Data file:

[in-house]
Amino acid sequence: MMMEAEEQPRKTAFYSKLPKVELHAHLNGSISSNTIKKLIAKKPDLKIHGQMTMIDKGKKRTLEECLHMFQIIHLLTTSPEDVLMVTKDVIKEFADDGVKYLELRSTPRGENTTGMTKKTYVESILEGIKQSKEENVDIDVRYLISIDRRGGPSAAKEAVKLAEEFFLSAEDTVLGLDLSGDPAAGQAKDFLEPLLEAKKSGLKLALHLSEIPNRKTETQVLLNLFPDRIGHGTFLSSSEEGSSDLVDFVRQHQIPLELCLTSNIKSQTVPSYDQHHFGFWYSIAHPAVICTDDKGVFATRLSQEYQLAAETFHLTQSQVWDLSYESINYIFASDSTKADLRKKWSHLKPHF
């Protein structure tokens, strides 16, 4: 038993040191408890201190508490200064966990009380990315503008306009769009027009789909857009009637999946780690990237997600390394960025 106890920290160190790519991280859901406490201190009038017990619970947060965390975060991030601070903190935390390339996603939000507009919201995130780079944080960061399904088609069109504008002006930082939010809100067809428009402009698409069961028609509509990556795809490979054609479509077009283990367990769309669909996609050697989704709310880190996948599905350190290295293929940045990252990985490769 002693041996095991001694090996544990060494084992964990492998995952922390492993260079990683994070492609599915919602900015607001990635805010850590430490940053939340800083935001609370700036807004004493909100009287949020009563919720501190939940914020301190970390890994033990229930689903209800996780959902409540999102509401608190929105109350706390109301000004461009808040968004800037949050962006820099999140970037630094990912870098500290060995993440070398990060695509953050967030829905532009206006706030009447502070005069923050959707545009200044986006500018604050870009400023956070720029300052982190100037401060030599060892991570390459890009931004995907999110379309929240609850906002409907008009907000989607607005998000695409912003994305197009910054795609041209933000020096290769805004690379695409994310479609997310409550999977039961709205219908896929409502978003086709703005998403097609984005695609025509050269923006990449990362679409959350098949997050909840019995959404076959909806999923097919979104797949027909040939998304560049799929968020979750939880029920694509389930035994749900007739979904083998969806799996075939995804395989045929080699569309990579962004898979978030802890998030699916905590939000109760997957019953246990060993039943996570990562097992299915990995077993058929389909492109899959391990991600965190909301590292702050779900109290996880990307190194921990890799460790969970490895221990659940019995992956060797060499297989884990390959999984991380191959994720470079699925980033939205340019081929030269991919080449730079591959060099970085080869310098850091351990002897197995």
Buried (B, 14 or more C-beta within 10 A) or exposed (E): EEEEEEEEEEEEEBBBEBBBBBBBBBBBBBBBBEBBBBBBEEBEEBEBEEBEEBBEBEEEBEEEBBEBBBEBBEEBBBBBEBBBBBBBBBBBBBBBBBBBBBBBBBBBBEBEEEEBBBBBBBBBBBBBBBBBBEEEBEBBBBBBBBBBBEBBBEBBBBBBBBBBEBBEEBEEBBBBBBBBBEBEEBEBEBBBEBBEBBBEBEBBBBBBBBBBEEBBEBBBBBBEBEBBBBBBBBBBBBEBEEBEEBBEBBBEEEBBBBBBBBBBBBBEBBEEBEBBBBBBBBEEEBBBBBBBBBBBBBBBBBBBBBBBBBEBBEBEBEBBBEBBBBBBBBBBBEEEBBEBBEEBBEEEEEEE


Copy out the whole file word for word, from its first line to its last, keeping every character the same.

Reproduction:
[in-house]
Amino acid sequence: MMMEAEEQPRKTAFYSKLPKVELHAHLNGSISSNTIKKLIAKKPDLKIHGQMTMIDKGKKRTLEECLHMFQIIHLLTTSPEDVLMVTKDVIKEFADDGVKYLELRSTPRGENTTGMTKKTYVESILEGIKQSKEENVDIDVRYLISIDRRGGPSAAKEAVKLAEEFFLSAEDTVLGLDLSGDPAAGQAKDFLEPLLEAKKSGLKLALHLSEIPNRKTETQVLLNLFPDRIGHGTFLSSSEEGSSDLVDFVRQHQIPLELCLTSNIKSQTVPSYDQHHFGFWYSIAHPAVICTDDKGVFATRLSQEYQLAAETFHLTQSQVWDLSYESINYIFASDSTKADLRKKWSHLKPHF
């Protein structure tokens, strides 16, 4: 038993040191408890201190508490200064966990009380990315503008306009769009027009789909857009009637999946780690990237997600390394960025 106890920290160190790519991280859901406490201190009038017990619970947060965390975060991030601070903190935390390339996603939000507009919201995130780079944080960061399904088609069109504008002006930082939010809100067809428009402009698409069961028609509509990556795809490979054609479509077009283990367990769309669909996609050697989704709310880190996948599905350190290295293929940045990252990985490769 002693041996095991001694090996544990060494084992964990492998995952922390492993260079990683994070492609599915919602900015607001990635805010850590430490940053939340800083935001609370700036807004004493909100009287949020009563919720501190939940914020301190970390890994033990229930689903209800996780959902409540999102509401608190929105109350706390109301000004461009808040968004800037949050962006820099999140970037630094990912870098500290060995993440070398990060695509953050967030829905532009206006706030009447502070005069923050959707545009200044986006500018604050870009400023956070720029300052982190100037401060030599060892991570390459890009931004995907999110379309929240609850906002409907008009907000989607607005998000695409912003994305197009910054795609041209933000020096290769805004690379695409994310479609997310409550999977039961709205219908896929409502978003086709703005998403097609984005695609025509050269923006990449990362679409959350098949997050909840019995959404076959909806999923097919979104797949027909040939998304560049799929968020979750939880029920694509389930035994749900007739979904083998969806799996075939995804395989045929080699569309990579962004898979978030802890998030699916905590939000109760997957019953246990060993039943996570990562097992299915990995077993058929389909492109899959391990991600965190909301590292702050779900109290996880990307190194921990890799460790969970490895221990659940019995992956060797060499297989884990390959999984991380191959994720470079699925980033939205340019081929030269991919080449730079591959060099970085080869310098850091351990002897197995």
Buried (B, 14 or more C-beta within 10 A) or exposed (E): EEEEEEEEEEEEEBBBEBBBBBBBBBBBBBBBBEBBBBBBEEBEEBEBEEBEEBBEBEEEBEEEBBEBBBEBBEEBBBBBEBBBBBBBBBBBBBBBBBBBBBBBBBBBBEBEEEEBBBBBBBBBBBBBBBBBBEEEBEBBBBBBBBBBBEBBBEBBBBBBBBBBEBBEEBEEBBBBBBBBBEBEEBEBEBBBEBBEBBBEBEBBBBBBBBBBEEBBEBBBBBBEBEBBBBBBBBBBBBEBEEBEEBBEBBBEEEBBBBBBBBBBBBBEBBEEBEBBBBBBBBEEEBBBBBBBBBBBBBBBBBBBBBBBBBEBBEBEBEBBBEBBBBBBBBBBBEEEBBEBBEEBBEEEEEEE